The Swiss banker convinced Markus Liebherr to purchase Saints in 2009, and although Liebherr passed away the following year, Cortese stayed on and oversaw the club's rise from the foot of League One to the Premier League.
Southampton currently sit fourth in the top flight with the second-best defensive record in Europe but the manner of their success has been controversial, with managers Alan Pardew and Nigel Adkins both ruthlessly replaced.
Cortese defends the decisions, which he says were borne out of the desire to keep the club progressing.
He said: "We changed managers on the back of good results and people say 'Why do you change now?', especially in Nigel's case as we came from 2-0 down to draw 2-2 (against Chelsea) at Stamford Bridge.
"But this is progress, especially when you have someone lined up. The decision has been taken beforehand and maybe a lot of people will say 'Let's wait now', but we thought it was the right time to do it.
"I always planned in advance exactly the day I was going to do it.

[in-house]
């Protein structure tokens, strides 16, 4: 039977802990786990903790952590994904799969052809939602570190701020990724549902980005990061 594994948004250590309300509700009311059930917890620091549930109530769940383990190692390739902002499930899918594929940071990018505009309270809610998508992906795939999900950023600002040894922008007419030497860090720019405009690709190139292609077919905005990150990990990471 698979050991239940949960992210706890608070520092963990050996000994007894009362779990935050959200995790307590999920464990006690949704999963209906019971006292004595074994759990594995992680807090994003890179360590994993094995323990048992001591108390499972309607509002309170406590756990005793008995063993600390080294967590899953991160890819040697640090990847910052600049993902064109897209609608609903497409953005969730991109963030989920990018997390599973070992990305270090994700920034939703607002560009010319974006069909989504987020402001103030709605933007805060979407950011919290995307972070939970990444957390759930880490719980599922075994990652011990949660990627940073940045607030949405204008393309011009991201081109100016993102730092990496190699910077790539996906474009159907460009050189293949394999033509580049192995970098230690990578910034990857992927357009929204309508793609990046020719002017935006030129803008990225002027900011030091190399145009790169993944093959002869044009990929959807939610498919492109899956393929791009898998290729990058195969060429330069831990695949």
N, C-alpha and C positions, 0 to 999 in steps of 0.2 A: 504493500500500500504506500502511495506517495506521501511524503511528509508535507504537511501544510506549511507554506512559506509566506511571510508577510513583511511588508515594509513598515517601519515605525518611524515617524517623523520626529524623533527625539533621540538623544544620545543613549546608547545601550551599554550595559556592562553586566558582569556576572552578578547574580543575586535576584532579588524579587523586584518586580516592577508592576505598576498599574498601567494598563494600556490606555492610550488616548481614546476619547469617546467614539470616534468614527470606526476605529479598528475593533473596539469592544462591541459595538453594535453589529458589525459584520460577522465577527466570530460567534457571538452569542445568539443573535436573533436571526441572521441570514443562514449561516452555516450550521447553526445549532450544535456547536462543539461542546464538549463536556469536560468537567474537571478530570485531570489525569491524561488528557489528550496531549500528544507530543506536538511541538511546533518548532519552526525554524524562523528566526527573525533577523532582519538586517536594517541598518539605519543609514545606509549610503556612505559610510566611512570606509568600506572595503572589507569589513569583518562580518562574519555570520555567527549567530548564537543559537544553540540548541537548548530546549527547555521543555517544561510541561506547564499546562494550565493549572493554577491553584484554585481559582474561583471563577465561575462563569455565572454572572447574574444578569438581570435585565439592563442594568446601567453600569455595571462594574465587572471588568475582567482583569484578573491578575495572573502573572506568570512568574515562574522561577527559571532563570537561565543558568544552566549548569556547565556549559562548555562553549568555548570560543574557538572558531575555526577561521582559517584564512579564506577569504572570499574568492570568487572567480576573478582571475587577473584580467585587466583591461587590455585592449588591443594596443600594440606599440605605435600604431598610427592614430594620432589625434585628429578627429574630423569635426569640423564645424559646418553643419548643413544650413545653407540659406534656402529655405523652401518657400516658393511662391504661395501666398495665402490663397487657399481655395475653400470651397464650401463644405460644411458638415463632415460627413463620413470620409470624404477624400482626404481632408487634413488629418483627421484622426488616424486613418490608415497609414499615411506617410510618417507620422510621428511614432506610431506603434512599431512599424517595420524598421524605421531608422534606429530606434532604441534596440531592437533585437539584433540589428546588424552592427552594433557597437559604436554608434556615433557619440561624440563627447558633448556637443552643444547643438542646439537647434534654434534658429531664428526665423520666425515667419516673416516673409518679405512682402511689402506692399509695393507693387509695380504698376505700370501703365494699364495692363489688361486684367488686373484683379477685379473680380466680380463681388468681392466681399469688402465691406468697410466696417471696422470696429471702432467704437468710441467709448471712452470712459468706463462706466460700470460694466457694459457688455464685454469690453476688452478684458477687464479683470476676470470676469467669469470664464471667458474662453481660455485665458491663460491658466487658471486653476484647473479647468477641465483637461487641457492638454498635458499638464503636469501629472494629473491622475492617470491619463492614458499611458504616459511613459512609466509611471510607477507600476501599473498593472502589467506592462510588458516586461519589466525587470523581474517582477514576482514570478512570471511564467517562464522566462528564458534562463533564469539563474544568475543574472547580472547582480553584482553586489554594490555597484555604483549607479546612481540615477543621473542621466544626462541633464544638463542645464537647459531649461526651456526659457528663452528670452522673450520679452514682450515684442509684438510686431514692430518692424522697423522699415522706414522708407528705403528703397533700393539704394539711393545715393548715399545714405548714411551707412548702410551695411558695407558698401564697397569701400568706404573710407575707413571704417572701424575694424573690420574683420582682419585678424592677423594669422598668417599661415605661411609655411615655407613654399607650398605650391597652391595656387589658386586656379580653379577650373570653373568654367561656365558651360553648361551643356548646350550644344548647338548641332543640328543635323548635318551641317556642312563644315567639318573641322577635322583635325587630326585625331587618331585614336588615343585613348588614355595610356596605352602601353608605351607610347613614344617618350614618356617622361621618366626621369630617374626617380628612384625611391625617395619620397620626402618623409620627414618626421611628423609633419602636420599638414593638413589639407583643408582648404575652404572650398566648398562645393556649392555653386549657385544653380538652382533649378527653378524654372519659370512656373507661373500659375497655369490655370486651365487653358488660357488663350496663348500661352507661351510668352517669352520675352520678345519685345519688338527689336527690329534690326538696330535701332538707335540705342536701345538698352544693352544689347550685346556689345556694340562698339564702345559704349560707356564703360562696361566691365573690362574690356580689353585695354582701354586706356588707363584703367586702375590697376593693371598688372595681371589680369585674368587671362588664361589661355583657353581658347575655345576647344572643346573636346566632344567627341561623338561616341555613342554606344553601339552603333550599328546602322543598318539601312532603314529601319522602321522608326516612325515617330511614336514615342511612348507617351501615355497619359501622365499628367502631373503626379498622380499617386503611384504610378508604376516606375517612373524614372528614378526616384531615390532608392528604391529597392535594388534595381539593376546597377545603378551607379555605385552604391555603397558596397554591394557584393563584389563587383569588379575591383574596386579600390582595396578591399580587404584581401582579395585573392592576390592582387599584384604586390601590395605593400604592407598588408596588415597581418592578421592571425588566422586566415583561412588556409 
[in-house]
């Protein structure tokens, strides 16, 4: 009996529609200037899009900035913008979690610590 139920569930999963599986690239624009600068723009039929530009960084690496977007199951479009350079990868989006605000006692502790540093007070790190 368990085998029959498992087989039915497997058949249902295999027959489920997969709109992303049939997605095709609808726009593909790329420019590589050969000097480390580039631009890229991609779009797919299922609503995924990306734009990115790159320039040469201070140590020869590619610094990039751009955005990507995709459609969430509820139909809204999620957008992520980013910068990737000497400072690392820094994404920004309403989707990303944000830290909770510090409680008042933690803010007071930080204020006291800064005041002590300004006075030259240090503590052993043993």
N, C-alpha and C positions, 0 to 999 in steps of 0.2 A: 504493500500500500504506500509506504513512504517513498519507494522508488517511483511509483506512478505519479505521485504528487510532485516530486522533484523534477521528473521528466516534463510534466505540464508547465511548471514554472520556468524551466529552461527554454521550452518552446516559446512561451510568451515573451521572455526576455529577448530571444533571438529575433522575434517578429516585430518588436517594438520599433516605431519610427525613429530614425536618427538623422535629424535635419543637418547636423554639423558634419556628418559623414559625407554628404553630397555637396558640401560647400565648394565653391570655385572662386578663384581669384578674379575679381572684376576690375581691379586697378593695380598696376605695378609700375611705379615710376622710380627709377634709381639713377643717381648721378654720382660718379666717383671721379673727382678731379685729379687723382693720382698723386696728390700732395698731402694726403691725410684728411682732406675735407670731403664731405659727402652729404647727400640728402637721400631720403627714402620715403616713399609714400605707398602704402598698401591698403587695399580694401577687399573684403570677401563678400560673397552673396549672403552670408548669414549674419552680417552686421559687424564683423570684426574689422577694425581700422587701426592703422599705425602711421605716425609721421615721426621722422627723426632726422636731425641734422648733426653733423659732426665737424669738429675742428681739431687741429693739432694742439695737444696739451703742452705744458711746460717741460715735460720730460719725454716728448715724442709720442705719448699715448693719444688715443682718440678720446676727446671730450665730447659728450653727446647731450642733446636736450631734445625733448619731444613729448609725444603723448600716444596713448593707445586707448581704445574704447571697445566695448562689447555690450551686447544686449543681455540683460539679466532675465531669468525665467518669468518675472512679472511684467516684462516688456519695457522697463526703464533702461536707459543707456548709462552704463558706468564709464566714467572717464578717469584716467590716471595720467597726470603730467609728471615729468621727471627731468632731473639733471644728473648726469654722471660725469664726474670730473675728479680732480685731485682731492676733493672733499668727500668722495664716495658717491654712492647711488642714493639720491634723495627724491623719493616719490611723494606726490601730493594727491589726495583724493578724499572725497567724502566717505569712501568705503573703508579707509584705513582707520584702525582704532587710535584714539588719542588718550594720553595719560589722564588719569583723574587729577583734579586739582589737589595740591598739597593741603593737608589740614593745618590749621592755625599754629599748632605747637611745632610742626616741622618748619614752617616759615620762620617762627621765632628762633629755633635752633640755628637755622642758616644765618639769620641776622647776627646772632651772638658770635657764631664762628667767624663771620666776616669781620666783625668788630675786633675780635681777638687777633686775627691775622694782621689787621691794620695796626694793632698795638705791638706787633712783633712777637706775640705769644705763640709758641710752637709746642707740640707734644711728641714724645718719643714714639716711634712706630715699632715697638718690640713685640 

"I think, to be honest, looking at those two scenarios, if one day I was in a similar situation again I would do it the same way again."
Mauricio Pochettino is currently charged with leading the team but Cortese does not see the manager's role as being distinct to any other senior club position.
"We came up with some plans that were not traditional in English football of how we want to structure the club," Cortese said of the takeover four years ago.
"We wanted a more continental approach in terms of the company structure. In terms of the manager, he has an important role but basically is just a department head like others.
"You've got to build a company again. There was absolutely no company culture, no plans, no ambition.
"Just using the word 'ambition' was a problem for some people because we're down here on the south coast."